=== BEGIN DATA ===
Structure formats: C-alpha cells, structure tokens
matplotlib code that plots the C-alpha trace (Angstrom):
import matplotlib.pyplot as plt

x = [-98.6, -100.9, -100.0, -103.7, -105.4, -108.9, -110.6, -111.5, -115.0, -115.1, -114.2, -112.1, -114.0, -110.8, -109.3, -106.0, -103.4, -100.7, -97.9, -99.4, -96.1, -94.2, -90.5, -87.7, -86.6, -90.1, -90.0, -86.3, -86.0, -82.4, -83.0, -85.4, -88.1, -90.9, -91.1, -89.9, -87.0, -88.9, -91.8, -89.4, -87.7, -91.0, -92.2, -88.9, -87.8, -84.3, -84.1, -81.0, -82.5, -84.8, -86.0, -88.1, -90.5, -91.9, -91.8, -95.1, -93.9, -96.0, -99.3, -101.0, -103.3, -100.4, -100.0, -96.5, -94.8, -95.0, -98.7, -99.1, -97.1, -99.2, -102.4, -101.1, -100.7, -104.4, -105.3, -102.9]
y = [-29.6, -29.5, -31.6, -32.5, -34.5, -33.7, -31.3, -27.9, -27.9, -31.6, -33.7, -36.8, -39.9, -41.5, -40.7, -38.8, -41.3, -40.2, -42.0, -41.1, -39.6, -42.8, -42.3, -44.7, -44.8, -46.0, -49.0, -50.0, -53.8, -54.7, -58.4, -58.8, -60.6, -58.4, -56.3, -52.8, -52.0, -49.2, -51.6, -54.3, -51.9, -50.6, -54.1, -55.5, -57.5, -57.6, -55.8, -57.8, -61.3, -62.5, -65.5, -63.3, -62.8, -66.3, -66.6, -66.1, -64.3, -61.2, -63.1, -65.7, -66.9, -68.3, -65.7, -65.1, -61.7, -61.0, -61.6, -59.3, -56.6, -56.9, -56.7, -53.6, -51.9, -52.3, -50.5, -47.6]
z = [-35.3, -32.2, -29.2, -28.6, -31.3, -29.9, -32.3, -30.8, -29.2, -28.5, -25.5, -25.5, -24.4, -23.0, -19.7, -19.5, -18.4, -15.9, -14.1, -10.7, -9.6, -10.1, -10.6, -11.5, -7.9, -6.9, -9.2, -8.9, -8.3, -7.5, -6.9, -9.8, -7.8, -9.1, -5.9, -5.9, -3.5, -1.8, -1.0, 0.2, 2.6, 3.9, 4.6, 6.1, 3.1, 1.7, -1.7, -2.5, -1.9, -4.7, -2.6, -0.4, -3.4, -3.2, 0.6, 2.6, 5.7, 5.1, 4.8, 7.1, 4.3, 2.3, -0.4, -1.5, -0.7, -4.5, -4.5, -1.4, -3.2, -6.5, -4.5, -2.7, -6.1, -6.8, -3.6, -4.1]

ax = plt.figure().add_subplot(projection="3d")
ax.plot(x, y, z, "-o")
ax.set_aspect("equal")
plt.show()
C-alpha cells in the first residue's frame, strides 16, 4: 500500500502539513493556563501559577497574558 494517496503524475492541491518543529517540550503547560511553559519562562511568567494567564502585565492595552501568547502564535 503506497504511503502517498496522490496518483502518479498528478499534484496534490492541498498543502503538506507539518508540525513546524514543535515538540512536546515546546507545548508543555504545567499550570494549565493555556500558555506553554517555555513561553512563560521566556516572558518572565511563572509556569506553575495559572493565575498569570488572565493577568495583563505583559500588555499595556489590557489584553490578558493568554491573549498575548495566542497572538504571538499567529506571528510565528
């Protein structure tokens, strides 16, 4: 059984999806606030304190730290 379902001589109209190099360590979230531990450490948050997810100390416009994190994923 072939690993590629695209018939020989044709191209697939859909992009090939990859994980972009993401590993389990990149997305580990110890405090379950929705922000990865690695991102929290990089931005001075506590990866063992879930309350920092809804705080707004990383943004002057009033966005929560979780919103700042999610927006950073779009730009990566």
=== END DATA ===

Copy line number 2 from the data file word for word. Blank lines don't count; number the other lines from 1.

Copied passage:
matplotlib code that plots the C-alpha trace (Angstrom):